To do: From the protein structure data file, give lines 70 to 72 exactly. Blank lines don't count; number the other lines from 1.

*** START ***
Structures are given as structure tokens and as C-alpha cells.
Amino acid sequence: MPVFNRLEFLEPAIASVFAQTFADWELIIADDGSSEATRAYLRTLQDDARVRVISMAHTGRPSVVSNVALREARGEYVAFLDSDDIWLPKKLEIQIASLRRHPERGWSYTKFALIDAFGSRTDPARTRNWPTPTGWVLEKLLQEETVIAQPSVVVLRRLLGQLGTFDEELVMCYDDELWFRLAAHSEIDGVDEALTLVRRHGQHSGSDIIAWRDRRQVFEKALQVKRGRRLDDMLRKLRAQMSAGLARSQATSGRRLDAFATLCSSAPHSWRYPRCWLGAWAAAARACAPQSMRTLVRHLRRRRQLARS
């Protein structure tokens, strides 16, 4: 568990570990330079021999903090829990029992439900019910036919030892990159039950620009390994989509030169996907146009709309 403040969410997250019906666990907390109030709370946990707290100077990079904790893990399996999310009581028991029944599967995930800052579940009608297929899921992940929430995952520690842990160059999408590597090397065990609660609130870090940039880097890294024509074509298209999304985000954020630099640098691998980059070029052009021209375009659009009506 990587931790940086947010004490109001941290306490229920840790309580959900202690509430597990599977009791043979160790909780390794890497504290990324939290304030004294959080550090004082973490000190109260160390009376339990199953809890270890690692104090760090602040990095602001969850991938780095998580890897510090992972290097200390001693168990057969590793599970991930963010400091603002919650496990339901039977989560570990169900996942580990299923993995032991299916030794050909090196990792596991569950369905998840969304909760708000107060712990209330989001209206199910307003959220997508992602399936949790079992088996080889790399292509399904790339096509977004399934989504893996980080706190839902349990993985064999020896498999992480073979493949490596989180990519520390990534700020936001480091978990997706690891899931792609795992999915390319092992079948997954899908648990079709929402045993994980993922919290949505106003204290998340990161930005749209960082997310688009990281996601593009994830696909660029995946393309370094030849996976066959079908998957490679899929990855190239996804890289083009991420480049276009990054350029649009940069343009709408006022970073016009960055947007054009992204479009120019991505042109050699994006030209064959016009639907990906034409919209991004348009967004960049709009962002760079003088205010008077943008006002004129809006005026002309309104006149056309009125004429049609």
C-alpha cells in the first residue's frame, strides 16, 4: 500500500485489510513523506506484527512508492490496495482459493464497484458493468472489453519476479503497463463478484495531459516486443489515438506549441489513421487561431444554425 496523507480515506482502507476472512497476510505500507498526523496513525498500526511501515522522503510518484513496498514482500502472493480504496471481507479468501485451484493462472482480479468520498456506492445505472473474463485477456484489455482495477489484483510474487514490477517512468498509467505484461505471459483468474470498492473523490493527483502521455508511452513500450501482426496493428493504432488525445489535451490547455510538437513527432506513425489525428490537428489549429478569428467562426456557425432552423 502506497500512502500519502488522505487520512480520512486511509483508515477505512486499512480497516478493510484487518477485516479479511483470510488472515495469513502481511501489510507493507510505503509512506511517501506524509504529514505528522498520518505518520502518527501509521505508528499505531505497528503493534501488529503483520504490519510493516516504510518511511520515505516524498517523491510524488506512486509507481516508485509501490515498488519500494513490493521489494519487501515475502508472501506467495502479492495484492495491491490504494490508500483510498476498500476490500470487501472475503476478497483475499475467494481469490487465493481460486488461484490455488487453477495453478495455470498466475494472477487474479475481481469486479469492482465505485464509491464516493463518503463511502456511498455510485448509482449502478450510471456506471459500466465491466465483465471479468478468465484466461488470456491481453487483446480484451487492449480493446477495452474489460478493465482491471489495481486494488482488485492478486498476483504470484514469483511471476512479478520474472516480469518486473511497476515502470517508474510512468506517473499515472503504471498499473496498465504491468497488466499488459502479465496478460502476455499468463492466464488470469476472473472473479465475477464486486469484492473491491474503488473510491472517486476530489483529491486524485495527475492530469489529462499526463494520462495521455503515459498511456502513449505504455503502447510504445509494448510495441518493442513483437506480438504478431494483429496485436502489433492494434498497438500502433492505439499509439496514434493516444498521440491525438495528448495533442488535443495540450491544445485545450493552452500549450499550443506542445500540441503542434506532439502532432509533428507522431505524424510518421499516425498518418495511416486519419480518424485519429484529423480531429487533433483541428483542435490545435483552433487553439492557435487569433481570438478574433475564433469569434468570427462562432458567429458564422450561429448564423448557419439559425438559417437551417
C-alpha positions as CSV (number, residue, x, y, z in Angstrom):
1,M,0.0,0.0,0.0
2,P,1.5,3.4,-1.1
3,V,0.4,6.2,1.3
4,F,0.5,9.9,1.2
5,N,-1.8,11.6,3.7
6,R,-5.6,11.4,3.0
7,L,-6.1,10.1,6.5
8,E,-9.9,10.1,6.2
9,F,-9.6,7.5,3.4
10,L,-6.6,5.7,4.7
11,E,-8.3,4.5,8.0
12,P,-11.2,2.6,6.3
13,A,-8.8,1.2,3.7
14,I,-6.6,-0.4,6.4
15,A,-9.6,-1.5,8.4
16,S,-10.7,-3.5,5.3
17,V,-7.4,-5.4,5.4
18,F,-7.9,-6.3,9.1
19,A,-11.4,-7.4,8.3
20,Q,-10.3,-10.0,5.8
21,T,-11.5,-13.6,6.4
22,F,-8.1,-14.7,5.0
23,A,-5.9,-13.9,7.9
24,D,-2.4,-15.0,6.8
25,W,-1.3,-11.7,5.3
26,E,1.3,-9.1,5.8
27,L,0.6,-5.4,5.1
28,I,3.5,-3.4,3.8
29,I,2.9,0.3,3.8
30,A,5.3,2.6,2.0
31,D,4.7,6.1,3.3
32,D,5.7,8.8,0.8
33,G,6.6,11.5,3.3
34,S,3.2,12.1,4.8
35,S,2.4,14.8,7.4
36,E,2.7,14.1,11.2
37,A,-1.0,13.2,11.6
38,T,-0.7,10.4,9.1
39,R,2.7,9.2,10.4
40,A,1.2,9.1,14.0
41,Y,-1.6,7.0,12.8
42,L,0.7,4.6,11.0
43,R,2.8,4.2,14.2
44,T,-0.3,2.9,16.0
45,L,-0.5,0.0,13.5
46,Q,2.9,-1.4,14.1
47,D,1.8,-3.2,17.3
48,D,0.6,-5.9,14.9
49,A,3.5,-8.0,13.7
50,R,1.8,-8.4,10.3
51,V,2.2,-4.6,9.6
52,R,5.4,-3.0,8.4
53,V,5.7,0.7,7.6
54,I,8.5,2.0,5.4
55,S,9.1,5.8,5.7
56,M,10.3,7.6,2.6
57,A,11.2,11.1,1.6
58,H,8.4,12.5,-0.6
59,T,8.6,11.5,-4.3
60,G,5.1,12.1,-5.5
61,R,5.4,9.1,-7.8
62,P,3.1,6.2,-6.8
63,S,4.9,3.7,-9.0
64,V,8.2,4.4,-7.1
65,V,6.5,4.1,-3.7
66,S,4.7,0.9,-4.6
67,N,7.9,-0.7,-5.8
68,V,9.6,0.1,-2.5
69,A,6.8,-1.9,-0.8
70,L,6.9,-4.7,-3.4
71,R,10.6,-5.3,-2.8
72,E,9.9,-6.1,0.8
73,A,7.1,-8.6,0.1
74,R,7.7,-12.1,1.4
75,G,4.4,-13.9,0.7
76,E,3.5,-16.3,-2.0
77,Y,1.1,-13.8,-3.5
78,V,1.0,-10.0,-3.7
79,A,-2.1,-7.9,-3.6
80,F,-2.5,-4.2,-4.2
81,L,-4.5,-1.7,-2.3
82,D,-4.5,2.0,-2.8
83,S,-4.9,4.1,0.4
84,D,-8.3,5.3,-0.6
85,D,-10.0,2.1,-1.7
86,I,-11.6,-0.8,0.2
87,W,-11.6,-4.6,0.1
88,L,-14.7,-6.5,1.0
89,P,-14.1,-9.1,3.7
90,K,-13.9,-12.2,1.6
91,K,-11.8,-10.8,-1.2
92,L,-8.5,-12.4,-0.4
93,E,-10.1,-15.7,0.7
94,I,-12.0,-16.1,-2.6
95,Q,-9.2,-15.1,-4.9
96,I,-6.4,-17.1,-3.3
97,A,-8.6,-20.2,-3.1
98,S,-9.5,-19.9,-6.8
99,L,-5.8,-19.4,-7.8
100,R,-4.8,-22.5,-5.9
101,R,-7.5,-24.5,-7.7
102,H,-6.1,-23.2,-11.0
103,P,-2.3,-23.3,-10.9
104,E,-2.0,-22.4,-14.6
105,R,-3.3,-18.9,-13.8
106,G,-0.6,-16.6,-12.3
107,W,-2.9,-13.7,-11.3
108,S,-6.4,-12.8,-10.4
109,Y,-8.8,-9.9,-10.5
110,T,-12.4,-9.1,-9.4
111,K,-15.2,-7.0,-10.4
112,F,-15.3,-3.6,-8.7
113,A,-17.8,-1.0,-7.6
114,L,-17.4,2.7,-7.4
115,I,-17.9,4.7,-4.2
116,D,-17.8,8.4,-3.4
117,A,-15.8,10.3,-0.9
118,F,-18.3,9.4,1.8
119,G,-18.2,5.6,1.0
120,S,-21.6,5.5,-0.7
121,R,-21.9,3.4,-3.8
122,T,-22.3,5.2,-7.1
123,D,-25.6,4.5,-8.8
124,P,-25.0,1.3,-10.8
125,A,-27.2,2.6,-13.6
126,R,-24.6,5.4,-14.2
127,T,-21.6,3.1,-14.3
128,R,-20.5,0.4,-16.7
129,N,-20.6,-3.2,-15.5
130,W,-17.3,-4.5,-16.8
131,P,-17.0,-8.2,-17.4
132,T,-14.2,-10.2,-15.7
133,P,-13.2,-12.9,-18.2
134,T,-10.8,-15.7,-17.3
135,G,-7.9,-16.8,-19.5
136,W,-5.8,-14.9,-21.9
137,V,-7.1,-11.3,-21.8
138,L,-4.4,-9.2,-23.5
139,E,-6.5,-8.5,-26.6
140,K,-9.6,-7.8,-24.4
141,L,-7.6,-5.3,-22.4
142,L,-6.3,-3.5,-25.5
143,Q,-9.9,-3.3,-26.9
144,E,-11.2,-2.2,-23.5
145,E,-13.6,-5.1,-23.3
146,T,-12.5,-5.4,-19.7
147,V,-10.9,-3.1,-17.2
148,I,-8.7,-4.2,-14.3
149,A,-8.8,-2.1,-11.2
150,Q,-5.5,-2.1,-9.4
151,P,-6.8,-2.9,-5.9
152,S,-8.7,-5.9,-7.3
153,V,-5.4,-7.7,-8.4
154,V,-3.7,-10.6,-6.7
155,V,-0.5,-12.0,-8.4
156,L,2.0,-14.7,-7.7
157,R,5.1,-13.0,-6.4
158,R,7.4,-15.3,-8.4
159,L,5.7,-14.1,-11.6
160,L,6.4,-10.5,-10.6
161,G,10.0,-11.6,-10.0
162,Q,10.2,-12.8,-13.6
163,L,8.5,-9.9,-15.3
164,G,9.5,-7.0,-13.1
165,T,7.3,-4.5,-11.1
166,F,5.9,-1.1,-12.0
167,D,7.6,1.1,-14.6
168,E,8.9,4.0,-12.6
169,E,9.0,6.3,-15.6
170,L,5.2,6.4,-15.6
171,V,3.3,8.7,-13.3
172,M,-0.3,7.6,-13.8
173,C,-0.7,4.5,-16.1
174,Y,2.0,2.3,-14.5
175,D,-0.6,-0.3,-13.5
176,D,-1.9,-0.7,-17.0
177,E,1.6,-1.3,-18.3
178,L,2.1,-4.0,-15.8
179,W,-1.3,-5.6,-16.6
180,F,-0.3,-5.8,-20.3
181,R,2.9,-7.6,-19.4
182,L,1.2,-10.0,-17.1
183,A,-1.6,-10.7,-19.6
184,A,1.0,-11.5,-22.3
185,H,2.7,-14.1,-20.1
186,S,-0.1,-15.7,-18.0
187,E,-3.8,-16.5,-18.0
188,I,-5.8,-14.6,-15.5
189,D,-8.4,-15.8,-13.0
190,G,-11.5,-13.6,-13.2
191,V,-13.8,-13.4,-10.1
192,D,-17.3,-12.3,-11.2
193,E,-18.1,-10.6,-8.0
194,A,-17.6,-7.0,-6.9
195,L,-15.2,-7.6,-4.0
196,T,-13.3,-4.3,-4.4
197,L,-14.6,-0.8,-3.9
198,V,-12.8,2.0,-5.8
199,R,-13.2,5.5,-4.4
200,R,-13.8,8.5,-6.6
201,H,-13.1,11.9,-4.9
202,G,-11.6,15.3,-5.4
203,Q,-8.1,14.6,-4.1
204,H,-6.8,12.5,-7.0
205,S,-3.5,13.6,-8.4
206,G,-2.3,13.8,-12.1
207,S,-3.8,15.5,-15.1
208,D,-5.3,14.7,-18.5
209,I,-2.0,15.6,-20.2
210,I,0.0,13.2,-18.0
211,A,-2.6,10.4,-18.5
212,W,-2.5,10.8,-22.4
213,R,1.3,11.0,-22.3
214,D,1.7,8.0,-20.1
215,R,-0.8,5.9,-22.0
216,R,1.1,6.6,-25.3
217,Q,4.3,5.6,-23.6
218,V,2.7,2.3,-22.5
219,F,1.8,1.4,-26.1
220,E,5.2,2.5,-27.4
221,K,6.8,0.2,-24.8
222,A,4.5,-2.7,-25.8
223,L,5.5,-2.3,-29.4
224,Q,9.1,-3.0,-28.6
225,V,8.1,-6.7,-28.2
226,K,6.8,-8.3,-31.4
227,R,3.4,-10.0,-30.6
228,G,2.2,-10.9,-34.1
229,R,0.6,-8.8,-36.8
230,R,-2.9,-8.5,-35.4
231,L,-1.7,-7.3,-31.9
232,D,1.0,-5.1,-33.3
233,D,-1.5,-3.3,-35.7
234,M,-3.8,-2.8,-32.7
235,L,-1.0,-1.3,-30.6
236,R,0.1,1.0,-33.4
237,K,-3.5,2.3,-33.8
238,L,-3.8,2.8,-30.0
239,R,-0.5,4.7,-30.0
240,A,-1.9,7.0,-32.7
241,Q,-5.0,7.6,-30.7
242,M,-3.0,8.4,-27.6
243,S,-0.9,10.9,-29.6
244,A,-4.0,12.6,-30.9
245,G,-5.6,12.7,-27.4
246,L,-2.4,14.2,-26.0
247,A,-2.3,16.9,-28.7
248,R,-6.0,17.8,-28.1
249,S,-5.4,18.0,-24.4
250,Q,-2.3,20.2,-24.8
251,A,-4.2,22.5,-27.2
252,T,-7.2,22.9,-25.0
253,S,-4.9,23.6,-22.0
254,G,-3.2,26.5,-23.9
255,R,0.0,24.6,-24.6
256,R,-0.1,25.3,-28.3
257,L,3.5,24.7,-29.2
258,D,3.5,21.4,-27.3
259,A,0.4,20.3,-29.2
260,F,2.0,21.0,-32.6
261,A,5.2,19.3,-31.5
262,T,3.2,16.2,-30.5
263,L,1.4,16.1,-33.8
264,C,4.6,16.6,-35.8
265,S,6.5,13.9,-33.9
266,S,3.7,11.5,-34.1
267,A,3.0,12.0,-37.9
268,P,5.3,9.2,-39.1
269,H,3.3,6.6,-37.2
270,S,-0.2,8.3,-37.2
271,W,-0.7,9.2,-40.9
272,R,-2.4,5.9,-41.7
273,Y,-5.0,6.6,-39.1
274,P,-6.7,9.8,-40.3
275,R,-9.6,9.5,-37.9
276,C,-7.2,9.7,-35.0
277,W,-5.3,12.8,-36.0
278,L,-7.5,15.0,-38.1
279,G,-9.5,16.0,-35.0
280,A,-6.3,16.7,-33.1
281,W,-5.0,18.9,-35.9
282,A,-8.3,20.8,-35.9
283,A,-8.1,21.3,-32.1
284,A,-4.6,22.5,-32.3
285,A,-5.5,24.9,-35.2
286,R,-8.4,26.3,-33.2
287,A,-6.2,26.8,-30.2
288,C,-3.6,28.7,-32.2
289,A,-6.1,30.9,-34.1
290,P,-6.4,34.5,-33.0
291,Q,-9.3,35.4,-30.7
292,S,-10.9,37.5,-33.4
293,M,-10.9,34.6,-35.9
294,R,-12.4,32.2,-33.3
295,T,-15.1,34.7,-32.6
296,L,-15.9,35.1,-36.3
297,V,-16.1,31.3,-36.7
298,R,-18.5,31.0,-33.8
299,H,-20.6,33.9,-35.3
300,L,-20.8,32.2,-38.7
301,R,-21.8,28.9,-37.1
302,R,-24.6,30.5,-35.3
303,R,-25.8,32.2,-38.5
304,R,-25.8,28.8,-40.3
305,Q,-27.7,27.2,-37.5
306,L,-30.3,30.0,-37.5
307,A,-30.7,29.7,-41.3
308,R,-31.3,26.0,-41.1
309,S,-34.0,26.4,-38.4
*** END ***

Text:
65,V,6.5,4.1,-3.7
66,S,4.7,0.9,-4.6
67,N,7.9,-0.7,-5.8